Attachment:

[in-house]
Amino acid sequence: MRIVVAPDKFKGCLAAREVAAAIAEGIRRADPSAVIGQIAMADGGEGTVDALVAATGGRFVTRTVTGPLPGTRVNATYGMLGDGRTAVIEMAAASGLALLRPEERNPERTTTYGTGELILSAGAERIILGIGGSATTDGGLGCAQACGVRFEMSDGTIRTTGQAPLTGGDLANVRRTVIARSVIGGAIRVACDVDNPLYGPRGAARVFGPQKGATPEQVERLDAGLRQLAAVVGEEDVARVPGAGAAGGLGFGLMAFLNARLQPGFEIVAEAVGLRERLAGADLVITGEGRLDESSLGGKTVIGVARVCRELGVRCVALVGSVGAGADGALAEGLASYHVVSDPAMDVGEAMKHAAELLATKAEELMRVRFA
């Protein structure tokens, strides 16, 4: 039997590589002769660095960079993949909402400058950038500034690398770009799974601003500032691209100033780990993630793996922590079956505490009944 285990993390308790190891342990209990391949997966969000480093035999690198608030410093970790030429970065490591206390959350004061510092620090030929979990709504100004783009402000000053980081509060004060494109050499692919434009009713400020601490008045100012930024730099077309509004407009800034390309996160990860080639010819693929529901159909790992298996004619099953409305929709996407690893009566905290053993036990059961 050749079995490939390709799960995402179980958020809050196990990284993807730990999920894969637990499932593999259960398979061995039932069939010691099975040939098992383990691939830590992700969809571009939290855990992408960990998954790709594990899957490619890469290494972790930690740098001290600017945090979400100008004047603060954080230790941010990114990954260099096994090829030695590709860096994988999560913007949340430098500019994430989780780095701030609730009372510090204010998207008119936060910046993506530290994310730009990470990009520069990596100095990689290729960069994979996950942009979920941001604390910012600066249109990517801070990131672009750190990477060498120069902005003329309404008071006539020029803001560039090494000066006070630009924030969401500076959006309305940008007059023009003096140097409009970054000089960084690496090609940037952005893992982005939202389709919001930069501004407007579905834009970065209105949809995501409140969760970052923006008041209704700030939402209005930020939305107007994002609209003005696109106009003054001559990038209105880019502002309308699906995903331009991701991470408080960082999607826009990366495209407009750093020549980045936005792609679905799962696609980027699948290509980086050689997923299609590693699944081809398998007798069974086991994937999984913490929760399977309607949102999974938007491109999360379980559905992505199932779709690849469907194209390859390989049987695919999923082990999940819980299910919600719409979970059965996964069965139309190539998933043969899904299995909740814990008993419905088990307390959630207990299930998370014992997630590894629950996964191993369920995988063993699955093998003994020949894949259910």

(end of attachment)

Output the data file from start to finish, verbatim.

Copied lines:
[in-house]
Amino acid sequence: MRIVVAPDKFKGCLAAREVAAAIAEGIRRADPSAVIGQIAMADGGEGTVDALVAATGGRFVTRTVTGPLPGTRVNATYGMLGDGRTAVIEMAAASGLALLRPEERNPERTTTYGTGELILSAGAERIILGIGGSATTDGGLGCAQACGVRFEMSDGTIRTTGQAPLTGGDLANVRRTVIARSVIGGAIRVACDVDNPLYGPRGAARVFGPQKGATPEQVERLDAGLRQLAAVVGEEDVARVPGAGAAGGLGFGLMAFLNARLQPGFEIVAEAVGLRERLAGADLVITGEGRLDESSLGGKTVIGVARVCRELGVRCVALVGSVGAGADGALAEGLASYHVVSDPAMDVGEAMKHAAELLATKAEELMRVRFA
């Protein structure tokens, strides 16, 4: 039997590589002769660095960079993949909402400058950038500034690398770009799974601003500032691209100033780990993630793996922590079956505490009944 285990993390308790190891342990209990391949997966969000480093035999690198608030410093970790030429970065490591206390959350004061510092620090030929979990709504100004783009402000000053980081509060004060494109050499692919434009009713400020601490008045100012930024730099077309509004407009800034390309996160990860080639010819693929529901159909790992298996004619099953409305929709996407690893009566905290053993036990059961 050749079995490939390709799960995402179980958020809050196990990284993807730990999920894969637990499932593999259960398979061995039932069939010691099975040939098992383990691939830590992700969809571009939290855990992408960990998954790709594990899957490619890469290494972790930690740098001290600017945090979400100008004047603060954080230790941010990114990954260099096994090829030695590709860096994988999560913007949340430098500019994430989780780095701030609730009372510090204010998207008119936060910046993506530290994310730009990470990009520069990596100095990689290729960069994979996950942009979920941001604390910012600066249109990517801070990131672009750190990477060498120069902005003329309404008071006539020029803001560039090494000066006070630009924030969401500076959006309305940008007059023009003096140097409009970054000089960084690496090609940037952005893992982005939202389709919001930069501004407007579905834009970065209105949809995501409140969760970052923006008041209704700030939402209005930020939305107007994002609209003005696109106009003054001559990038209105880019502002309308699906995903331009991701991470408080960082999607826009990366495209407009750093020549980045936005792609679905799962696609980027699948290509980086050689997923299609590693699944081809398998007798069974086991994937999984913490929760399977309607949102999974938007491109999360379980559905992505199932779709690849469907194209390859390989049987695919999923082990999940819980299910919600719409979970059965996964069965139309190539998933043969899904299995909740814990008993419905088990307390959630207990299930998370014992997630590894629950996964191993369920995988063993699955093998003994020949894949259910």